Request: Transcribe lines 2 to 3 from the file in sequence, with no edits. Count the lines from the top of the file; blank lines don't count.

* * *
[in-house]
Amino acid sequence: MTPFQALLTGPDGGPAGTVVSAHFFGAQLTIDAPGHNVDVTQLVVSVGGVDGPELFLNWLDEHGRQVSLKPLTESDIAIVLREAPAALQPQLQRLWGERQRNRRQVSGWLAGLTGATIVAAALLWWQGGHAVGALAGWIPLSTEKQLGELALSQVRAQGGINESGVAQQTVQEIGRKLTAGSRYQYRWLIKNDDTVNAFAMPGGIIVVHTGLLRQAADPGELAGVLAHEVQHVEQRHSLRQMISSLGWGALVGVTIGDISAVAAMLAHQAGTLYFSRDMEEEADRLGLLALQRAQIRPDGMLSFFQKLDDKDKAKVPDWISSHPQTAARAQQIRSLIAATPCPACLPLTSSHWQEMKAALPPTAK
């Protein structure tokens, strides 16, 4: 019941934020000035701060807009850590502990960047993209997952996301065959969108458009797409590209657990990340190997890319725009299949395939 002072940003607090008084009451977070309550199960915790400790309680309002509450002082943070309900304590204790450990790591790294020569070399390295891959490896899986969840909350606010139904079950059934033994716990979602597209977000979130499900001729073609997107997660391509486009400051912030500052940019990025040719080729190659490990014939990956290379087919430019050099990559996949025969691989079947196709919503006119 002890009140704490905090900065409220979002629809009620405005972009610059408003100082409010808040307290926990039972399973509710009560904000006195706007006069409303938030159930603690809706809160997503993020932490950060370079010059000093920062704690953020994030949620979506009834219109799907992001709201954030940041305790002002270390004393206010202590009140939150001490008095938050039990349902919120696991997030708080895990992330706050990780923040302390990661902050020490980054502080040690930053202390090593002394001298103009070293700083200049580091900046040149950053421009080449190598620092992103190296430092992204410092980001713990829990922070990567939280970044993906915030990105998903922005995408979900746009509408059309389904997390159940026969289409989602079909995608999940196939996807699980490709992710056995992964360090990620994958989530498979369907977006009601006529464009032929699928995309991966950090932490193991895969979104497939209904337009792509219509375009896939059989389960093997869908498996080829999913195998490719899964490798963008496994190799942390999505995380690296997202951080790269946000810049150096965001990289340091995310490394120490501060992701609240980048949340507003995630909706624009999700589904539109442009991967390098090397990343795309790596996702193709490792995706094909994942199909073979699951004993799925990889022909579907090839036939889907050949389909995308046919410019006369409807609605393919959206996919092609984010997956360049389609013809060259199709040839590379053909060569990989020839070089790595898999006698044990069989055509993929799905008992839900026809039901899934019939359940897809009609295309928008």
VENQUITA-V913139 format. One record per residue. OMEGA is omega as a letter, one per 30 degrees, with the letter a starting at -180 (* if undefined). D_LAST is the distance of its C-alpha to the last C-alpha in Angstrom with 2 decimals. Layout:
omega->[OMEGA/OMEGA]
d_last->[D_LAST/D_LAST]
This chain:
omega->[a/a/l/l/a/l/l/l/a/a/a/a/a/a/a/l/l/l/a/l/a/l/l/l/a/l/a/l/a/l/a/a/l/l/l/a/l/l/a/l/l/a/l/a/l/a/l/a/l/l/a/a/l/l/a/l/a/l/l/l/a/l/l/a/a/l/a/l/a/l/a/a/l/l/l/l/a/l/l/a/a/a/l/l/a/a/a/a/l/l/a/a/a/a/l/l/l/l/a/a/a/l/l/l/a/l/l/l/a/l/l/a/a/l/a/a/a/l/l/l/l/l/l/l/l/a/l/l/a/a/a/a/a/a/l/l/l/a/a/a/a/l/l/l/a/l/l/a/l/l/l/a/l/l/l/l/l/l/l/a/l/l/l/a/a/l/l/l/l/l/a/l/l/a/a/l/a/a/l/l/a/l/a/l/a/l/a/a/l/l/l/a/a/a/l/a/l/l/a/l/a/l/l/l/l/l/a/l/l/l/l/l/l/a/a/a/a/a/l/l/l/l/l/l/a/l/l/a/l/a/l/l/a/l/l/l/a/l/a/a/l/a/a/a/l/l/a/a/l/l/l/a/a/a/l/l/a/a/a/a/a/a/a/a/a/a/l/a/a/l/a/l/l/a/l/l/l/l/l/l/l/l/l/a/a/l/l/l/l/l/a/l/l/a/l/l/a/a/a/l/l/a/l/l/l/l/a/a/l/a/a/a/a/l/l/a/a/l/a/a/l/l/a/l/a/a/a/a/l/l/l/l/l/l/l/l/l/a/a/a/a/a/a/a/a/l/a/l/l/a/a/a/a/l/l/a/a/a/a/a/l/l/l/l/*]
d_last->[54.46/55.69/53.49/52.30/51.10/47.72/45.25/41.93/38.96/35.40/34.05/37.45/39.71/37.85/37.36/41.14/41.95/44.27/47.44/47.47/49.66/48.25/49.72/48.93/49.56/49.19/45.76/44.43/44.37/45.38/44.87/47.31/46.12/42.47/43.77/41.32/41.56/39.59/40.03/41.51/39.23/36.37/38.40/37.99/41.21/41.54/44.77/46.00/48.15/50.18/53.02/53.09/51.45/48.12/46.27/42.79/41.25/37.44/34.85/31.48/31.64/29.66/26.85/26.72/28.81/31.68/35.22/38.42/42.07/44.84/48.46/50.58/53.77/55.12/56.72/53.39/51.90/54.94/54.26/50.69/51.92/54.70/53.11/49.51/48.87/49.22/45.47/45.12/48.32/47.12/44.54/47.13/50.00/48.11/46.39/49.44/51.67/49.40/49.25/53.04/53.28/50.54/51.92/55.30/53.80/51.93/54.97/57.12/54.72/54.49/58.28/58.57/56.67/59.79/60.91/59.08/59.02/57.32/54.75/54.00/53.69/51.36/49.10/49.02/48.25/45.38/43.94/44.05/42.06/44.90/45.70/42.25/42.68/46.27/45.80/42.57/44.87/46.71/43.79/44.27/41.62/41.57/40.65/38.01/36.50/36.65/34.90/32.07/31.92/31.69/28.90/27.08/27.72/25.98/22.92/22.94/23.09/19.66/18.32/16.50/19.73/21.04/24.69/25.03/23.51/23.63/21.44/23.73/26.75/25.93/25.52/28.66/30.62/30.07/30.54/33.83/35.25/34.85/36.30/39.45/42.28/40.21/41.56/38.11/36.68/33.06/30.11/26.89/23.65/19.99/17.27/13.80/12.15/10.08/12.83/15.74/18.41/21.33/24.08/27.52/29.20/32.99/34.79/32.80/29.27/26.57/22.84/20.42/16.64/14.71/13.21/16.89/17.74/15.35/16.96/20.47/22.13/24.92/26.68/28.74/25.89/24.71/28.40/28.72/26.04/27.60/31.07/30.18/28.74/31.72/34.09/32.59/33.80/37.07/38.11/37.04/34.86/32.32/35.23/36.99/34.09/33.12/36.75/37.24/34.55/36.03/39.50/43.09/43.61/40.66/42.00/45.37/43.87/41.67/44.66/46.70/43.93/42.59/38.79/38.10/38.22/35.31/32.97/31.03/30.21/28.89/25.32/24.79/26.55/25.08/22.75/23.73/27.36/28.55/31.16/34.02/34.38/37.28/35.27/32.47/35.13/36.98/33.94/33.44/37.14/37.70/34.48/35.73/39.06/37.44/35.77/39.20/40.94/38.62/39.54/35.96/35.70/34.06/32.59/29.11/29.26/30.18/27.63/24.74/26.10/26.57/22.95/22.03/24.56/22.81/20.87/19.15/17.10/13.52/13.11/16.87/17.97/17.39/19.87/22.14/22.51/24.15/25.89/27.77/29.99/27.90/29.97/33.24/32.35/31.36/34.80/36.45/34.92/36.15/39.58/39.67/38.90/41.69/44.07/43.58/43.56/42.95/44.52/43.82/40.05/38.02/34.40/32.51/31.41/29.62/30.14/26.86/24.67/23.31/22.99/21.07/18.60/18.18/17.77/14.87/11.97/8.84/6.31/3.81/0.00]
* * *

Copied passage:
Amino acid sequence: MTPFQALLTGPDGGPAGTVVSAHFFGAQLTIDAPGHNVDVTQLVVSVGGVDGPELFLNWLDEHGRQVSLKPLTESDIAIVLREAPAALQPQLQRLWGERQRNRRQVSGWLAGLTGATIVAAALLWWQGGHAVGALAGWIPLSTEKQLGELALSQVRAQGGINESGVAQQTVQEIGRKLTAGSRYQYRWLIKNDDTVNAFAMPGGIIVVHTGLLRQAADPGELAGVLAHEVQHVEQRHSLRQMISSLGWGALVGVTIGDISAVAAMLAHQAGTLYFSRDMEEEADRLGLLALQRAQIRPDGMLSFFQKLDDKDKAKVPDWISSHPQTAARAQQIRSLIAATPCPACLPLTSSHWQEMKAALPPTAK
């Protein structure tokens, strides 16, 4: 019941934020000035701060807009850590502990960047993209997952996301065959969108458009797409590209657990990340190997890319725009299949395939 002072940003607090008084009451977070309550199960915790400790309680309002509450002082943070309900304590204790450990790591790294020569070399390295891959490896899986969840909350606010139904079950059934033994716990979602597209977000979130499900001729073609997107997660391509486009400051912030500052940019990025040719080729190659490990014939990956290379087919430019050099990559996949025969691989079947196709919503006119 002890009140704490905090900065409220979002629809009620405005972009610059408003100082409010808040307290926990039972399973509710009560904000006195706007006069409303938030159930603690809706809160997503993020932490950060370079010059000093920062704690953020994030949620979506009834219109799907992001709201954030940041305790002002270390004393206010202590009140939150001490008095938050039990349902919120696991997030708080895990992330706050990780923040302390990661902050020490980054502080040690930053202390090593002394001298103009070293700083200049580091900046040149950053421009080449190598620092992103190296430092992204410092980001713990829990922070990567939280970044993906915030990105998903922005995408979900746009509408059309389904997390159940026969289409989602079909995608999940196939996807699980490709992710056995992964360090990620994958989530498979369907977006009601006529464009032929699928995309991966950090932490193991895969979104497939209904337009792509219509375009896939059989389960093997869908498996080829999913195998490719899964490798963008496994190799942390999505995380690296997202951080790269946000810049150096965001990289340091995310490394120490501060992701609240980048949340507003995630909706624009999700589904539109442009991967390098090397990343795309790596996702193709490792995706094909994942199909073979699951004993799925990889022909579907090839036939889907050949389909995308046919410019006369409807609605393919959206996919092609984010997956360049389609013809060259199709040839590379053909060569990989020839070089790595898999006698044990069989055509993929799905008992839900026809039901899934019939359940897809009609295309928008």